When you marry that up with their continued support for terrorist organizations that foment terror in Lebanon and other places throughout the Middle East, I believe that our concerns with respect to Iran were well-founded. And the president's willingness to point this out directly in the course of his two-plus years of leadership have been proven correct.

REP. ROTHMAN: While I applaud the president for identifying Iran as one of the members of the "axis of evil," I just want to get a better handle on what the administration is doing about it and, for example, what steps the administration is taking, for example, to support what I believe are the vast majority of Iranian citizens who would no longer wish to be oppressed by the handful of religious fanatics now ruling that country, despite the fact that the people twice now have chosen, overwhelmingly, reform candidates.

SEC. POWELL: With respect to the nuclear programs, we have been in close touch with IAEA and with Russia and other providers of this kind of technology and infrastructure to the Iranian government.

With respect to the basic issue that you raise, though, the young people of Iran -- especially the young people of Iran, but all the people of Iran -- they believe a better life is ahead of them if they could somehow get their leaders to understand this. And right now you have a battle taking place between the forces of the political leadership, under Mr. Khatami, and the religious leadership, under Mr. Khamenei. And we continue to put out a message to the Iranian young people and to the Iranian people that the United States supports them in their efforts.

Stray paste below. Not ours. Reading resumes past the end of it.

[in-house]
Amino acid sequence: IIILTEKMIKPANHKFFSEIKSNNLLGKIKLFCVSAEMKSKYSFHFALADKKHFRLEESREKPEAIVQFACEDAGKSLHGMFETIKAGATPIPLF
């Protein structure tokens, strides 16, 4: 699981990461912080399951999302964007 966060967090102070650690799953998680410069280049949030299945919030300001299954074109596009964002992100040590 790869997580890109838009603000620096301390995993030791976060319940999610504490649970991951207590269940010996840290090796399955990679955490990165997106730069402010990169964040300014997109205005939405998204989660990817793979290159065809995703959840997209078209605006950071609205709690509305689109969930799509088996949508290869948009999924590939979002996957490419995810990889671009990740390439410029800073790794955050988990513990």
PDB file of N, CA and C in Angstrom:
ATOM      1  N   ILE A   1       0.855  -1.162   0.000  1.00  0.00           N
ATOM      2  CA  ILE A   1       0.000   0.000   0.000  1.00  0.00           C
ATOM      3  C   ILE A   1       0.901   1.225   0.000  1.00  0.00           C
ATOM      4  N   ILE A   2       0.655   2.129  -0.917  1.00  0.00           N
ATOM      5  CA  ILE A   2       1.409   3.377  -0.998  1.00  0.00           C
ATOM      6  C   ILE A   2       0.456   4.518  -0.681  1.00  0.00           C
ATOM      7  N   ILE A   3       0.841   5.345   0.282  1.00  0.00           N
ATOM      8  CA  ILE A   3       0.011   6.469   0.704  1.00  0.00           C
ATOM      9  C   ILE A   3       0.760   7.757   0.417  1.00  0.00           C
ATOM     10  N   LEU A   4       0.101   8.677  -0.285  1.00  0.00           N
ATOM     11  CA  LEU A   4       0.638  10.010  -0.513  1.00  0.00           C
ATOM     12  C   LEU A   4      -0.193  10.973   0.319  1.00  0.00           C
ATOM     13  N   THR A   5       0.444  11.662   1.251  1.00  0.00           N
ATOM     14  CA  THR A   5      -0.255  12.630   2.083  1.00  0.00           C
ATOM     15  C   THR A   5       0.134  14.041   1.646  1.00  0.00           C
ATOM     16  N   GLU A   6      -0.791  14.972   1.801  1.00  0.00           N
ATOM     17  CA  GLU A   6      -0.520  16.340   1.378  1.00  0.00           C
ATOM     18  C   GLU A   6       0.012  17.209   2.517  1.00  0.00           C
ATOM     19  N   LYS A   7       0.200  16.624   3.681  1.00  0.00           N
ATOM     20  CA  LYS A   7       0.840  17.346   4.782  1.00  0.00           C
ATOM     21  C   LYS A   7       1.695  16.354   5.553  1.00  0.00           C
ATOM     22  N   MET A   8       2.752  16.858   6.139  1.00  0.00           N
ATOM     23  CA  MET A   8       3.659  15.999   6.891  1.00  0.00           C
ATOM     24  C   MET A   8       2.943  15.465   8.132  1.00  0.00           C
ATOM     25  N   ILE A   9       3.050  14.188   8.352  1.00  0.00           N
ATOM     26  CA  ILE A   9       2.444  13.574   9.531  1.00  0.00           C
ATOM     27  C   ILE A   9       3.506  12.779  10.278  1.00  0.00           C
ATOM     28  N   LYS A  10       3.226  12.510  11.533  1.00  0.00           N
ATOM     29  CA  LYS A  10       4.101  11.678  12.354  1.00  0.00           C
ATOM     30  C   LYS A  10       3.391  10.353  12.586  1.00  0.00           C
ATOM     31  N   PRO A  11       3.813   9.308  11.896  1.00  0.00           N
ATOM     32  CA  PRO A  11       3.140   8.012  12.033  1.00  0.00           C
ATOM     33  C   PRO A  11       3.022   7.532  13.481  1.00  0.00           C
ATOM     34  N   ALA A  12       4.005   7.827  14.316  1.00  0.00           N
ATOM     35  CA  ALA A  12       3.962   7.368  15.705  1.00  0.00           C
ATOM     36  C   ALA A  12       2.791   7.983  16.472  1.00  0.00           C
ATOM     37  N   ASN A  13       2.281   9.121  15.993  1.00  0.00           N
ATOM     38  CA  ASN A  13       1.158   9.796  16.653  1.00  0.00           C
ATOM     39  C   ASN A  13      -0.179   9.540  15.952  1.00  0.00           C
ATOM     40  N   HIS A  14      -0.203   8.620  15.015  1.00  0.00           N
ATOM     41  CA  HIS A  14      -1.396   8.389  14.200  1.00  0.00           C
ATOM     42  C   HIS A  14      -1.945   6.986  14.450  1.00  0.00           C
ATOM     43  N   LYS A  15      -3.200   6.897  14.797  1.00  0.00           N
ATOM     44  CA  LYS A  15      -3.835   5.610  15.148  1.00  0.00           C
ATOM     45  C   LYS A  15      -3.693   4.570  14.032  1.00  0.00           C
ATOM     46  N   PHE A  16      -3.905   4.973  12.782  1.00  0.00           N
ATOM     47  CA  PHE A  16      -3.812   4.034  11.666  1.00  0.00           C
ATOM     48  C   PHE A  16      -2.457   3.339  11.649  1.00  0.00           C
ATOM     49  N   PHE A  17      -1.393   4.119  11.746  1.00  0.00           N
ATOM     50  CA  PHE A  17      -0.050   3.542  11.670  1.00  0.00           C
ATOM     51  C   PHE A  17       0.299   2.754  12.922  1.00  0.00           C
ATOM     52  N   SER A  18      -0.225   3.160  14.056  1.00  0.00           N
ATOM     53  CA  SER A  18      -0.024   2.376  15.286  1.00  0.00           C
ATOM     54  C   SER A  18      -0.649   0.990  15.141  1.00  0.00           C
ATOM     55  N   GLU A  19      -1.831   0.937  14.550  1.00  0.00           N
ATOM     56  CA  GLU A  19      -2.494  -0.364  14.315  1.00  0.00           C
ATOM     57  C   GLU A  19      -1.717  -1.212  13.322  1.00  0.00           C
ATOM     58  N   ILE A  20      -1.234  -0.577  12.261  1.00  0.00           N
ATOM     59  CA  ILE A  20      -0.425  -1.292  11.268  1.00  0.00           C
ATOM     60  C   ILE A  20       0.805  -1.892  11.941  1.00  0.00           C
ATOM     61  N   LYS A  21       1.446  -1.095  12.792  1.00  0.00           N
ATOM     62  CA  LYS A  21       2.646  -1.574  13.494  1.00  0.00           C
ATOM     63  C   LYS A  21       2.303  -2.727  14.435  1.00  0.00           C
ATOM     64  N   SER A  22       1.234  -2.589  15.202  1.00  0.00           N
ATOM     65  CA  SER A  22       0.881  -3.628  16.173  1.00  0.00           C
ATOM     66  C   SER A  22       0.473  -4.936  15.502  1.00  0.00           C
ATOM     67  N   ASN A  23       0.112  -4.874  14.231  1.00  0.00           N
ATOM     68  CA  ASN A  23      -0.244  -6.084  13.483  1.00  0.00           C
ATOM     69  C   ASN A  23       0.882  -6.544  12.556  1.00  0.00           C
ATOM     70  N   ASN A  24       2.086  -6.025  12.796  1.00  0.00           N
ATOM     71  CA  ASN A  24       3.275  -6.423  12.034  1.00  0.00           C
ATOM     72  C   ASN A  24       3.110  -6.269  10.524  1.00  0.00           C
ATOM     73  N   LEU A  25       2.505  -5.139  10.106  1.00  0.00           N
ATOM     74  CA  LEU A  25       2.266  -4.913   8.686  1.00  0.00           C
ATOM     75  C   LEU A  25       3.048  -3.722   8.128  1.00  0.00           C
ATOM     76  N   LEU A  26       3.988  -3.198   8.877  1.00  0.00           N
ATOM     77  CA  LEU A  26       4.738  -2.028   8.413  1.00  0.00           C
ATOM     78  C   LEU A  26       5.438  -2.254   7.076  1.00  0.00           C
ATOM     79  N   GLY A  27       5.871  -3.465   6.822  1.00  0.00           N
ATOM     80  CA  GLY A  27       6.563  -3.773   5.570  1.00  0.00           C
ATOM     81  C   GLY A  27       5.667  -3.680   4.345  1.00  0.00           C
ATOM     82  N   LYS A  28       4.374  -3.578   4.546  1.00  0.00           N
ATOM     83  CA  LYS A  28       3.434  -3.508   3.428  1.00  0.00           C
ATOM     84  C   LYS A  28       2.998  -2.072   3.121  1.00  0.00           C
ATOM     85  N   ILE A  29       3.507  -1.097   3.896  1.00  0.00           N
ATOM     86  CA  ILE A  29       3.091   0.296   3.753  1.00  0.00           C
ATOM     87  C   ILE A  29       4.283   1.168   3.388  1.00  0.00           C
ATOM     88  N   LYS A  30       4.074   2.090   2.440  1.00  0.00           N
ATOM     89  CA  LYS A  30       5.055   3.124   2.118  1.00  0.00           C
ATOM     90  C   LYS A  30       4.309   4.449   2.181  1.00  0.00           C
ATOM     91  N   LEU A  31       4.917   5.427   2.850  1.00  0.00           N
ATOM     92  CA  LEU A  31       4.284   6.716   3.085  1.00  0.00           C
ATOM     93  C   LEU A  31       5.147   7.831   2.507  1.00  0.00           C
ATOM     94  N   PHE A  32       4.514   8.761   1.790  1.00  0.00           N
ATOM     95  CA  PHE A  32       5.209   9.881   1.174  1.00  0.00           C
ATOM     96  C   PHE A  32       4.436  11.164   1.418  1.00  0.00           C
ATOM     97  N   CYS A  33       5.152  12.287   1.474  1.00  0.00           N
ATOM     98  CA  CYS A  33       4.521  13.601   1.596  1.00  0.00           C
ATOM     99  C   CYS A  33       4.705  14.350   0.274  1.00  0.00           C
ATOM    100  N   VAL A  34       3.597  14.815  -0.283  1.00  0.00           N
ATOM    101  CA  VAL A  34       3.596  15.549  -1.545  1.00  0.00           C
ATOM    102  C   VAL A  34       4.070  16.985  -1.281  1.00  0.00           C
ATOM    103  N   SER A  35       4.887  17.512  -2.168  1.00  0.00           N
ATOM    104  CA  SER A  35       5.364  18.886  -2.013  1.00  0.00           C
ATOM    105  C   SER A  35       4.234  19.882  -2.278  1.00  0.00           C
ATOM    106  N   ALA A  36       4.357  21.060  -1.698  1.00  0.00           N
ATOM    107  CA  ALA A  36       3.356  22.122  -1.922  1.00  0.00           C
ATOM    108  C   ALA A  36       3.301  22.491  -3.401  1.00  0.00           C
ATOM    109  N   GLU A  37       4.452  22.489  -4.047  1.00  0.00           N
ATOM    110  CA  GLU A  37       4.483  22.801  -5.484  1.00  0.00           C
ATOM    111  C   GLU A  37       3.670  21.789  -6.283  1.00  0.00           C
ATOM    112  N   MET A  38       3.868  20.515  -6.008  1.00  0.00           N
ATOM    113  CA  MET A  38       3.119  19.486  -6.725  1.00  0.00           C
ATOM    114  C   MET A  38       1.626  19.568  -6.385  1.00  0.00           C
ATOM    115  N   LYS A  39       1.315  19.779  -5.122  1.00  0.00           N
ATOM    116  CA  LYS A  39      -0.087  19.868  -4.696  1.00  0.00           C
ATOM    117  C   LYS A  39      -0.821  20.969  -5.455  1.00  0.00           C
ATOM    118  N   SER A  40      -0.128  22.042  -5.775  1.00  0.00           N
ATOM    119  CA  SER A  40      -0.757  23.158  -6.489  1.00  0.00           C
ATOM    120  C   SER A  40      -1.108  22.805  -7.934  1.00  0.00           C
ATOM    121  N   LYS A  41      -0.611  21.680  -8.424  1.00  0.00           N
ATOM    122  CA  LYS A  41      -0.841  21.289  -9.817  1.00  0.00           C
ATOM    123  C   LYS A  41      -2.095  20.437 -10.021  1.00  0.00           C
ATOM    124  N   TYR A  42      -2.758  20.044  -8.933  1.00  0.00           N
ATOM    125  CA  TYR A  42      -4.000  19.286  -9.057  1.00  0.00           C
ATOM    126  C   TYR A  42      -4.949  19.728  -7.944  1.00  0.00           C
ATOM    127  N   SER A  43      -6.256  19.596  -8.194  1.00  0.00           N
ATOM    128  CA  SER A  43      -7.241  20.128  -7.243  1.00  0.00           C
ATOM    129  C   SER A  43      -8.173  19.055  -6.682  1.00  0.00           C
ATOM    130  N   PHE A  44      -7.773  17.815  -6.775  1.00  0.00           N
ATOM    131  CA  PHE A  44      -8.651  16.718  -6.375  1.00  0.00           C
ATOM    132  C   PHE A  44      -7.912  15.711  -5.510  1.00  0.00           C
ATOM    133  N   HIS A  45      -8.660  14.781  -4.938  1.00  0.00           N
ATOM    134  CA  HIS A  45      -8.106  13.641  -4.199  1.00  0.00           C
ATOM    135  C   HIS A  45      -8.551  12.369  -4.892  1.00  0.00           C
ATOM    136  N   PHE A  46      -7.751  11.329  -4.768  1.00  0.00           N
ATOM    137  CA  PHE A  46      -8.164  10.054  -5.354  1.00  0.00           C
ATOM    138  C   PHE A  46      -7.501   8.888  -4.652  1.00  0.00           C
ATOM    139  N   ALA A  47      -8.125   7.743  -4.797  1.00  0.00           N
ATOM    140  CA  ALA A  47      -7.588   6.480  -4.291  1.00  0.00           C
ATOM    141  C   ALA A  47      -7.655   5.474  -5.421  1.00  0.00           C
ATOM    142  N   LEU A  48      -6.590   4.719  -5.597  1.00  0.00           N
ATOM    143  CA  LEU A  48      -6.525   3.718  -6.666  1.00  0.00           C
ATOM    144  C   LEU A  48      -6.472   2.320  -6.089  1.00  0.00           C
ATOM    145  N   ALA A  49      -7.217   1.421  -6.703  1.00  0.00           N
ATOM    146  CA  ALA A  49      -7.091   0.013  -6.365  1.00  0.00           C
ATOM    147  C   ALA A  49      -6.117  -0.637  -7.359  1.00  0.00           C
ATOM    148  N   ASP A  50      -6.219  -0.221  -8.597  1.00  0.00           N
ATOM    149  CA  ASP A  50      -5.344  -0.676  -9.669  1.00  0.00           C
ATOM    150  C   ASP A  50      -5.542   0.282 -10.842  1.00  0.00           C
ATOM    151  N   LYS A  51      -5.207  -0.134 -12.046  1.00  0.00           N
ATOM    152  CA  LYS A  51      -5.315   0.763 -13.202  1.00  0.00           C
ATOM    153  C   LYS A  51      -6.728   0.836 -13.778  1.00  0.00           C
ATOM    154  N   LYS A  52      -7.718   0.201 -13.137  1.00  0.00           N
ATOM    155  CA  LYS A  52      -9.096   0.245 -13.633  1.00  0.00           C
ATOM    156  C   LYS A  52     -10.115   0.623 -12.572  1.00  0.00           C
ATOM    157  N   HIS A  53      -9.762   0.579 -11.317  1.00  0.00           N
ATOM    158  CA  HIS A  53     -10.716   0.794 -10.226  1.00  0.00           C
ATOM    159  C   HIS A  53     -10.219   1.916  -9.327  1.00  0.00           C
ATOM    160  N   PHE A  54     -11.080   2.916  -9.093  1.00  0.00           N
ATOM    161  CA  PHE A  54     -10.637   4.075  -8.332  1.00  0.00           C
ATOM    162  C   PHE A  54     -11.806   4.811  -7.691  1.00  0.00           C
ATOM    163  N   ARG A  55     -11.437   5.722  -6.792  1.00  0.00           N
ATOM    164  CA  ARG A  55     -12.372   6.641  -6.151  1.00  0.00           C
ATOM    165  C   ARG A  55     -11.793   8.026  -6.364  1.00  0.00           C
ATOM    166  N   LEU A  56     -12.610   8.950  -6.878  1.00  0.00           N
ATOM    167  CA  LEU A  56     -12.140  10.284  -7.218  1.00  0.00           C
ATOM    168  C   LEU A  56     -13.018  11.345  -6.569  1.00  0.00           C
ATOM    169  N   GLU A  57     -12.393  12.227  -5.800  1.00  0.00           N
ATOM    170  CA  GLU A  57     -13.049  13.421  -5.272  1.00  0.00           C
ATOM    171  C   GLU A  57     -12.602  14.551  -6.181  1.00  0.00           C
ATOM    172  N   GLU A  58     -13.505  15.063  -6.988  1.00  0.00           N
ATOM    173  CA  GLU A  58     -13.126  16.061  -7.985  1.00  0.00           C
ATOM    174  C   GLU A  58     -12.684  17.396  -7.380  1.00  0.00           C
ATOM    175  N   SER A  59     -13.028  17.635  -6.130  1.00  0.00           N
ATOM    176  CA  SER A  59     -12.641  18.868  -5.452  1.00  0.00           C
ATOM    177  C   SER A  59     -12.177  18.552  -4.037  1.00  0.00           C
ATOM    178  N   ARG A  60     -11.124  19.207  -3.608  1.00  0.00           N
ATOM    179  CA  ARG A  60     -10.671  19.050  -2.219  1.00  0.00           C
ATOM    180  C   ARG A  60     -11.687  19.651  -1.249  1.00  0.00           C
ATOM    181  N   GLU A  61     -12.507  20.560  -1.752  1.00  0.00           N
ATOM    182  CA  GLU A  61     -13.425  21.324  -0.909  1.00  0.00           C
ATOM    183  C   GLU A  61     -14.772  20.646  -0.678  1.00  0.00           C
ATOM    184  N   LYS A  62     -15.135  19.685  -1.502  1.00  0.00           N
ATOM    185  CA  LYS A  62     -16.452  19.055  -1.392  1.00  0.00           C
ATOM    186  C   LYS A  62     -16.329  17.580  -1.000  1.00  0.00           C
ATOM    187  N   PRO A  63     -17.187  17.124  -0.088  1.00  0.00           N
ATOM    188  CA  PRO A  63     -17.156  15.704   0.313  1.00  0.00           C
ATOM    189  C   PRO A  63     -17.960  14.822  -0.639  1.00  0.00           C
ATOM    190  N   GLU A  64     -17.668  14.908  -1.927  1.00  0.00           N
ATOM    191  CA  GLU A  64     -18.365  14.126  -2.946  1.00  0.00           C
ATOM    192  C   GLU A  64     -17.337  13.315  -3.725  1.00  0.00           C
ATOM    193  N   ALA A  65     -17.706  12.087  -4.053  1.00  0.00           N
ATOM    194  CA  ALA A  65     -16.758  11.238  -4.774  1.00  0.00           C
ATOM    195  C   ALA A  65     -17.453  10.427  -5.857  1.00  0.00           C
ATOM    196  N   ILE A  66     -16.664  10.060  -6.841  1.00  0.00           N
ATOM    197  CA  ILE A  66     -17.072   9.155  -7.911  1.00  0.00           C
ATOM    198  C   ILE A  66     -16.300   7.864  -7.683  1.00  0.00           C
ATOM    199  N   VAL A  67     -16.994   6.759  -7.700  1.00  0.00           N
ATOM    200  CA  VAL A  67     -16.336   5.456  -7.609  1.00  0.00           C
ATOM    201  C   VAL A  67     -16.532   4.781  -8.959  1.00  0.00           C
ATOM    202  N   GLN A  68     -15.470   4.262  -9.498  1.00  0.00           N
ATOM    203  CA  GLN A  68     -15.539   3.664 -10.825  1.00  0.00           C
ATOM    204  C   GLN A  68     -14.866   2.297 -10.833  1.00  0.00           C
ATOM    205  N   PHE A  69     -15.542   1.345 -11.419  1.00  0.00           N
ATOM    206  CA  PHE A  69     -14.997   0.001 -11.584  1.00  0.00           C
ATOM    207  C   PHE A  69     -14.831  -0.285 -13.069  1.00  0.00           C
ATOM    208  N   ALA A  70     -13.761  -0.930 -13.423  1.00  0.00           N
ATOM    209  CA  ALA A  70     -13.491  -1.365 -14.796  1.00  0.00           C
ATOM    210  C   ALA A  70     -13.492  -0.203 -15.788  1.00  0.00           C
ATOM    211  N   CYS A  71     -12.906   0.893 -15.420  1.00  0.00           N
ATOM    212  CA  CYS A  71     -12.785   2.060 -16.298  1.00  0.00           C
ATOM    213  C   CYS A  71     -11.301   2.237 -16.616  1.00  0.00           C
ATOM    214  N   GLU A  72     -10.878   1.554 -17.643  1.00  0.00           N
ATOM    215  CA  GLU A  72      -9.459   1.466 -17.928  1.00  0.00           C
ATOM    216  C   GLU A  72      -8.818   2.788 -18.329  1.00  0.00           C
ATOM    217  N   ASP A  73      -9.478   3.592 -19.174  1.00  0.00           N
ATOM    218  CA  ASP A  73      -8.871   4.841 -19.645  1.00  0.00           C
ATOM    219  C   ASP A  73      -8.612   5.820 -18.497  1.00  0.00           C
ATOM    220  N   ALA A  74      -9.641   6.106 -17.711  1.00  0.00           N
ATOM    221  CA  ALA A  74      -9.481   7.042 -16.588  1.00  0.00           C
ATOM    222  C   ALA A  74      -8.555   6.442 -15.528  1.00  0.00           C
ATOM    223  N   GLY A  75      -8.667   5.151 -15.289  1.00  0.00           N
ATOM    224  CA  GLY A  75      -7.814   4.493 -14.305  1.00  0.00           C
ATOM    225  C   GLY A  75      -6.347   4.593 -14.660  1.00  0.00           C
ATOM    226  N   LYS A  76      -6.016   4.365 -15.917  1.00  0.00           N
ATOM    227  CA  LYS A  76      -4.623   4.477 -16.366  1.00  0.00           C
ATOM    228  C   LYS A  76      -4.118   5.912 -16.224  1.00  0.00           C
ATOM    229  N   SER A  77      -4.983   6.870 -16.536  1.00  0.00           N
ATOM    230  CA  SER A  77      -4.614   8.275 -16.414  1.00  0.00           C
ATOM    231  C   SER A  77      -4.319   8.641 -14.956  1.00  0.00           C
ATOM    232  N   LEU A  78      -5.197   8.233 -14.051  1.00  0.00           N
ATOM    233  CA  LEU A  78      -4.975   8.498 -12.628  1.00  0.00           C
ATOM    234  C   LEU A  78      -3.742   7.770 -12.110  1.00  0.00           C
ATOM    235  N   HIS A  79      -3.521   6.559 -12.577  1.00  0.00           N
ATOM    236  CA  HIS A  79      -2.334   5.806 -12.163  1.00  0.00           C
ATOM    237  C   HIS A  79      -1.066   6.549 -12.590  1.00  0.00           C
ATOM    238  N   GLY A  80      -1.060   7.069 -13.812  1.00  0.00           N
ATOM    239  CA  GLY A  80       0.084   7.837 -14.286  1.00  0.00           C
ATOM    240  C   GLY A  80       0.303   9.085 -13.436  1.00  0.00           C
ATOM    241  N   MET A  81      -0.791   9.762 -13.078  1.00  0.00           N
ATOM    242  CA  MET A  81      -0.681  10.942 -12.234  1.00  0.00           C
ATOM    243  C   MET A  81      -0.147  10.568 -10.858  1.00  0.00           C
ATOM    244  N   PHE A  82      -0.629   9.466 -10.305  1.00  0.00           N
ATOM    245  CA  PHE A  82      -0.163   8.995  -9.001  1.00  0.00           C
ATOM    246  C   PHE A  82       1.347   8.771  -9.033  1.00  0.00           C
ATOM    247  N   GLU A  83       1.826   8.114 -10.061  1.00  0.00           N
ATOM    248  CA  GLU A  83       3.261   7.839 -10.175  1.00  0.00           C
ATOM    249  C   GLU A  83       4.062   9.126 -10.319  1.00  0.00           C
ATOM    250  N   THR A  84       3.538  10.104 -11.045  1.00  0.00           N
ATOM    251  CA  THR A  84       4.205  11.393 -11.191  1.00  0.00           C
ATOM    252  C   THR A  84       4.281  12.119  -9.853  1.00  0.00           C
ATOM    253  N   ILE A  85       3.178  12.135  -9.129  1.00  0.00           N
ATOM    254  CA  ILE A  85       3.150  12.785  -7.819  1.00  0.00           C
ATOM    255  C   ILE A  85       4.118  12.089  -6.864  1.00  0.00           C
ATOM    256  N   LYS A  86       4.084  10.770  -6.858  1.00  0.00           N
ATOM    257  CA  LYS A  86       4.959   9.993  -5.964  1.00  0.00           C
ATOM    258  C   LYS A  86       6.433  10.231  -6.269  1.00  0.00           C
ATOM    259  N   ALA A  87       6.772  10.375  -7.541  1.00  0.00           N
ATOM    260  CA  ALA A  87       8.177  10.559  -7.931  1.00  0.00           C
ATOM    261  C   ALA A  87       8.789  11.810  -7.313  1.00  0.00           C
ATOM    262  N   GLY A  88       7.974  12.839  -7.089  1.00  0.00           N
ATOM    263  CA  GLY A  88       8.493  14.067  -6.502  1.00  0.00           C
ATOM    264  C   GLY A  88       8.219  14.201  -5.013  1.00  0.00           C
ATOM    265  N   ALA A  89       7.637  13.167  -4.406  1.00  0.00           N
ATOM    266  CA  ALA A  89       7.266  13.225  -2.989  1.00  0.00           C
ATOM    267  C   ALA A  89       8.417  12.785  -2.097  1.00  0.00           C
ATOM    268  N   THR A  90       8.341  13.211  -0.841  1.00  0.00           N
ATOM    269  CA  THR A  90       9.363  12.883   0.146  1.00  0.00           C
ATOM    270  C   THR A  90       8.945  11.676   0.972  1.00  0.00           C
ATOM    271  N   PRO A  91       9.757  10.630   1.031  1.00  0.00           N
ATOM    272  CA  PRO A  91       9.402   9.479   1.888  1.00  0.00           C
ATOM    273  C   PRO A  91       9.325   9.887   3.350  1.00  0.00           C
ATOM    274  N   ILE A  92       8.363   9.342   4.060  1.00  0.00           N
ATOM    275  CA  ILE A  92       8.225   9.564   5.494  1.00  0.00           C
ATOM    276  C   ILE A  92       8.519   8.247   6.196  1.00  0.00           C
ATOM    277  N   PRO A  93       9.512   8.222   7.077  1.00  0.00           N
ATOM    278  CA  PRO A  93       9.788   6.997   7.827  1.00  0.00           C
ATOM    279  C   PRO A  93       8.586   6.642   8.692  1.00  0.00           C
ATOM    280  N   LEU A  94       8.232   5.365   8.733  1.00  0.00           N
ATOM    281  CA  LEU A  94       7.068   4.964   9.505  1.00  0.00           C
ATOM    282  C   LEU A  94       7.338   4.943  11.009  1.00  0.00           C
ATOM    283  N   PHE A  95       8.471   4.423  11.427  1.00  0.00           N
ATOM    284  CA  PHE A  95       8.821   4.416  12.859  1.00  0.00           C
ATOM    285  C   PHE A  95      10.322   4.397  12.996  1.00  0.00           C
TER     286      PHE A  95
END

REP. ROTHMAN: Mr. Secretary, just one last question, a two- parter. Has the United States made it clear to the Iranian government what we are -- would be prepared to do, should Iran take further steps to create nuclear missiles, to create nuclear bombs and then the vehicles to deliver them?

And the other part of the question has to do with Syria and the -- how the administration believes Syria is complying with the Taif agreement and whether you are optimistic about the continual withdrawal of Syrian forces from Lebanon. They apparently went from 20,000 down to 16,000. Can you envision the day when the Syrian occupiers will leave Lebanon to the people of Lebanon?

SEC. POWELL: With respect to, you know, have we given the Iranians some ultimatum of some kind or what we do if they continued moving down this road, no.

But we've made it clear to the Iranians and to those who support Iranian nuclear efforts and missile developments that we find this to be irresponsible action on their part. And the Iranians know what our views are with respect to these sorts of efforts without us giving a specific, as we never would, telling them exactly what options we might take if we found ourselves threatened.

With respect to Syria, I hope it is the beginning of a longer drawdown that would go to nothing, but I can't be optimistic about that. We were pleased to note that there has been a reduction of the kind of you suggested, but I've seen ups and downs in the number of Syrian troops in Lebanon on and off offer the years. So I cannot tell you whether this is on a path to get down to zero and let Lebanon be ruled by the Lebanese people without the presence of an occupation army.

REP ROTHMAN: But that is our objective. That's our national policy.

SEC. POWELL: It's been our objective, yes, sir.

REP. ROTHMAN: Thank you, sir.